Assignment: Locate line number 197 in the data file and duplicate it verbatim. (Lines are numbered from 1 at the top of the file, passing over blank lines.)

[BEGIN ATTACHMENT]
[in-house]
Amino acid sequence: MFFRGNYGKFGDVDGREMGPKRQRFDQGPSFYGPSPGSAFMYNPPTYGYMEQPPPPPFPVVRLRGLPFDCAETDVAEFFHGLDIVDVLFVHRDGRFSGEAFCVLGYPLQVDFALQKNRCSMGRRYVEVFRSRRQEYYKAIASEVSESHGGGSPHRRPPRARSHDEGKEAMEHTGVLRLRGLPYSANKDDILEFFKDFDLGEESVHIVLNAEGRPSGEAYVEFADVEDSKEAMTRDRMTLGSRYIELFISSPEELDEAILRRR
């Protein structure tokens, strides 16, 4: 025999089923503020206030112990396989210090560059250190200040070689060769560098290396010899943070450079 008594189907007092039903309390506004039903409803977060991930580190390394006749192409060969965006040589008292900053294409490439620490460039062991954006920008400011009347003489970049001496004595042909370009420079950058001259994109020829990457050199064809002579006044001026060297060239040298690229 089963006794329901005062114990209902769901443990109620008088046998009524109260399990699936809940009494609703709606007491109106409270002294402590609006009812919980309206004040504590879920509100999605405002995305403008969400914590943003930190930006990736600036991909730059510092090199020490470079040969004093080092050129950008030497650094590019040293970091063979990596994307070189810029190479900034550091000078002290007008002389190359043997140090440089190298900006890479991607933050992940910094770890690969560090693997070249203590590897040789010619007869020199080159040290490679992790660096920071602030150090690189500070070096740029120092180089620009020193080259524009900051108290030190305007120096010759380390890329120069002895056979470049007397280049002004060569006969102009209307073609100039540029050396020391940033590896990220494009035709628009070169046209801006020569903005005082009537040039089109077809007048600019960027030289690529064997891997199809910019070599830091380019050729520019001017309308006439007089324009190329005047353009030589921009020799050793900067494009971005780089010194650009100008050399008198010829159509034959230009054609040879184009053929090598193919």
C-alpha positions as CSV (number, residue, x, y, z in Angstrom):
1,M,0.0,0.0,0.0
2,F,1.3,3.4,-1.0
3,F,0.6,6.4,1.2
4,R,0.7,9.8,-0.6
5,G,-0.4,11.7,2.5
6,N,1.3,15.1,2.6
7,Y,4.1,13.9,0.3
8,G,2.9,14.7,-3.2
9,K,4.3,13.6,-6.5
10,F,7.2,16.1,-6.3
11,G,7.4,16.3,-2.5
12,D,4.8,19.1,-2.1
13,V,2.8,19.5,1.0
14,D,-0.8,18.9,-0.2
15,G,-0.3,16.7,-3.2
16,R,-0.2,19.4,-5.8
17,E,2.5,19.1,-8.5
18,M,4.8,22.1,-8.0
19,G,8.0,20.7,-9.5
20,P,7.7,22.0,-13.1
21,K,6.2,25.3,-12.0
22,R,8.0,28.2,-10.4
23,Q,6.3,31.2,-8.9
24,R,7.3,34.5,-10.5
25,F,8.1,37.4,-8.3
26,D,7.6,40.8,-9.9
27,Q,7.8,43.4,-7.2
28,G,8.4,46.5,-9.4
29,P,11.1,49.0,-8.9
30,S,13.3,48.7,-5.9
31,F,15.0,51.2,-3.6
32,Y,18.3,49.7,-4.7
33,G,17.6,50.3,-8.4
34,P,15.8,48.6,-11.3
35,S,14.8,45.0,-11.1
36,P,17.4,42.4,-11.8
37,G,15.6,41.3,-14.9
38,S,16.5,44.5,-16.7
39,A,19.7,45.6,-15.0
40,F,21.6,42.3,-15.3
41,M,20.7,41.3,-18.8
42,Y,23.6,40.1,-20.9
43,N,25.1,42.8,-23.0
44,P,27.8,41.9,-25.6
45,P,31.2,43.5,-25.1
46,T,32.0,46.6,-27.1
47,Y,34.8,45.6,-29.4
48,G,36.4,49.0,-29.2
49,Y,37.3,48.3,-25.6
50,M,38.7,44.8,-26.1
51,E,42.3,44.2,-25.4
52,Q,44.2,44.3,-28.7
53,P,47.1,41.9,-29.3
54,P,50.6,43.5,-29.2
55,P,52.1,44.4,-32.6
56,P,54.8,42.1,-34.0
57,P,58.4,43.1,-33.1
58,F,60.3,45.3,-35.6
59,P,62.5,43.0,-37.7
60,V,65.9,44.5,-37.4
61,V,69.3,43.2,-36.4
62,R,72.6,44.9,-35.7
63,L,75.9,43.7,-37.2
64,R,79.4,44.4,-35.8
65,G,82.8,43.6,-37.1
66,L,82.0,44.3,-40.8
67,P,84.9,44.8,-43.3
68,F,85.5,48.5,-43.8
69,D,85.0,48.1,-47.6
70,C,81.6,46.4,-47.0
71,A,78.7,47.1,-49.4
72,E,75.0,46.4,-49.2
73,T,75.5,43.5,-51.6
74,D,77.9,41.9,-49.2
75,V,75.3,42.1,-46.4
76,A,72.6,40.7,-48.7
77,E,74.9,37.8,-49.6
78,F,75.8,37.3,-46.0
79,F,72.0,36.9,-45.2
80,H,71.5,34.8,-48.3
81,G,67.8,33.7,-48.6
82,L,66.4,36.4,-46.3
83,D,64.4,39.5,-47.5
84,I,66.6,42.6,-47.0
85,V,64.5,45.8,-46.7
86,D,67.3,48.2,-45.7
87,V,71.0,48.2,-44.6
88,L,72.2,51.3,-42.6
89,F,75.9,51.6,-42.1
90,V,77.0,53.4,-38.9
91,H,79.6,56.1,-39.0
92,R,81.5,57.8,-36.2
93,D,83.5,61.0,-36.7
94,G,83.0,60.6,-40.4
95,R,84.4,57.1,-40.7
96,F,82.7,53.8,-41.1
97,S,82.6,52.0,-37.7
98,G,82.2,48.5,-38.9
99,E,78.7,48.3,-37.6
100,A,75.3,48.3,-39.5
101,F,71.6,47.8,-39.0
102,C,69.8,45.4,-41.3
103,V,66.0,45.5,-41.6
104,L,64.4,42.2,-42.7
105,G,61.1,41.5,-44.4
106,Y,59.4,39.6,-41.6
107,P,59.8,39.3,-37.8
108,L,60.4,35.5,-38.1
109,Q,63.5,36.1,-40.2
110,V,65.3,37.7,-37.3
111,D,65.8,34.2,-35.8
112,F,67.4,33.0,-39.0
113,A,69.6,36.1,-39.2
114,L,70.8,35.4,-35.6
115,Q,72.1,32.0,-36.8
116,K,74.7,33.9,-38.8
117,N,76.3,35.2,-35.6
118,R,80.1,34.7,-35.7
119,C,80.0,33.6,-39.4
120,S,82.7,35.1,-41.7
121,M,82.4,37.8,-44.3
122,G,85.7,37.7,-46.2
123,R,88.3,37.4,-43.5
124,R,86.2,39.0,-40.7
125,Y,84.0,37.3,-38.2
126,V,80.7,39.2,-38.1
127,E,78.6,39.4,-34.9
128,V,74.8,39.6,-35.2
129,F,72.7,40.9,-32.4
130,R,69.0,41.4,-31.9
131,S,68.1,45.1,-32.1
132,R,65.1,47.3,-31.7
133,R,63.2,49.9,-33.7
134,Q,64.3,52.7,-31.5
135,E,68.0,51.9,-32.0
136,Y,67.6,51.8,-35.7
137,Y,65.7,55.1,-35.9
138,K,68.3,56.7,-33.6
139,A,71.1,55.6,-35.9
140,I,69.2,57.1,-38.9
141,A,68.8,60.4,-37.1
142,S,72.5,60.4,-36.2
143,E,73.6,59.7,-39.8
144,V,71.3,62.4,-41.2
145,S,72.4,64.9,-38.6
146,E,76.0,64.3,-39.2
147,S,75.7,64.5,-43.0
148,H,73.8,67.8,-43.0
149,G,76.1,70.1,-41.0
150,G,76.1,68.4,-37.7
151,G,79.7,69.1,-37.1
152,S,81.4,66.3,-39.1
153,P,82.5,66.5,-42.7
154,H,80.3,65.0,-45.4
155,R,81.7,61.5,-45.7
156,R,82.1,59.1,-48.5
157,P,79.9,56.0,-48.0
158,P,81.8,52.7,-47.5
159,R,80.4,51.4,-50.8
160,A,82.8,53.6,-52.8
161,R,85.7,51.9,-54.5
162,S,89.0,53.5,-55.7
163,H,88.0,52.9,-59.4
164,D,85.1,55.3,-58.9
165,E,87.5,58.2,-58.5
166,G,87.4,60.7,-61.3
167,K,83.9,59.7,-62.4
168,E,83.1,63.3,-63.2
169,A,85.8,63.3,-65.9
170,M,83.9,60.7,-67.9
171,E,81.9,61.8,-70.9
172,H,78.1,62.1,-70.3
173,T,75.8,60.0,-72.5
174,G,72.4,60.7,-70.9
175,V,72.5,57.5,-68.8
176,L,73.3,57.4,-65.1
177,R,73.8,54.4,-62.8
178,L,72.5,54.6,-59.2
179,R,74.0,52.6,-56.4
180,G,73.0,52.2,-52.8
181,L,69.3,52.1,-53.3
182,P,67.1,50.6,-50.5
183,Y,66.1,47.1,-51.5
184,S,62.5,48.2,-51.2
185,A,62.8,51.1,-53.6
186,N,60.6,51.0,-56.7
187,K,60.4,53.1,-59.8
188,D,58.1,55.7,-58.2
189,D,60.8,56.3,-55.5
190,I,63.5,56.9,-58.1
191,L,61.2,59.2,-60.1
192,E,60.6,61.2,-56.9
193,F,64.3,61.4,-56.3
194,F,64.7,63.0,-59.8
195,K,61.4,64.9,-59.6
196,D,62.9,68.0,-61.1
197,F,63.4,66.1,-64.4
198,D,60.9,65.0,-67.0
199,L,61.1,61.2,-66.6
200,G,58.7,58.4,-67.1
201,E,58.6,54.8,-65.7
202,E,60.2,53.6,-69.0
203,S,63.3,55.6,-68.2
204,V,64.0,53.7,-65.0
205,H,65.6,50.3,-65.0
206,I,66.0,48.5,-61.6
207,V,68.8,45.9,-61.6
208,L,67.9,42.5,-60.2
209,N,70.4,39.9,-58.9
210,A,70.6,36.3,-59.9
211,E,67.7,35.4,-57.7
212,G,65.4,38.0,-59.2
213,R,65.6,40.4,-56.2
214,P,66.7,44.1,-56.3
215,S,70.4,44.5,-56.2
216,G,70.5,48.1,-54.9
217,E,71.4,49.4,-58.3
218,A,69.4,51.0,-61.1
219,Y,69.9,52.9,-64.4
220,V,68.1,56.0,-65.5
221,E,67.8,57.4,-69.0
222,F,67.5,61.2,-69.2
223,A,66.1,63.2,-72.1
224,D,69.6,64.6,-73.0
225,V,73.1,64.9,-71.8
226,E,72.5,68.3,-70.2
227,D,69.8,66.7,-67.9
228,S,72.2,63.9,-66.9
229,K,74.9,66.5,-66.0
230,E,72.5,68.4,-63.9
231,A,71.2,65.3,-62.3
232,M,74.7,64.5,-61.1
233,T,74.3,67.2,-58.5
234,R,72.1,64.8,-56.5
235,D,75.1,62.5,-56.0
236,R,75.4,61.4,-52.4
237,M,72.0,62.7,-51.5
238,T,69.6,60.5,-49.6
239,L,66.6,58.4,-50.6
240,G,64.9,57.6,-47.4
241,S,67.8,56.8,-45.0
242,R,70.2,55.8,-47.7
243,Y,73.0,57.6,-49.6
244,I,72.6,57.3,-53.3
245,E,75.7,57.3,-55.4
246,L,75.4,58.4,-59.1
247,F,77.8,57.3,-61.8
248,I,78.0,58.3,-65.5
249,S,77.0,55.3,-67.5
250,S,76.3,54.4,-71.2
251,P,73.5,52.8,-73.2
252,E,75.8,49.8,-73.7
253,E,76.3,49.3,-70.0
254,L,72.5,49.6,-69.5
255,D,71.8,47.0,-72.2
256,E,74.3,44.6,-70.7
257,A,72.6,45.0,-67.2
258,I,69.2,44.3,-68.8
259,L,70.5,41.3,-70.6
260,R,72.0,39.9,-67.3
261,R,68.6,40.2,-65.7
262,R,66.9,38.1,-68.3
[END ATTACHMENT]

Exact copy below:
193,F,64.3,61.4,-56.3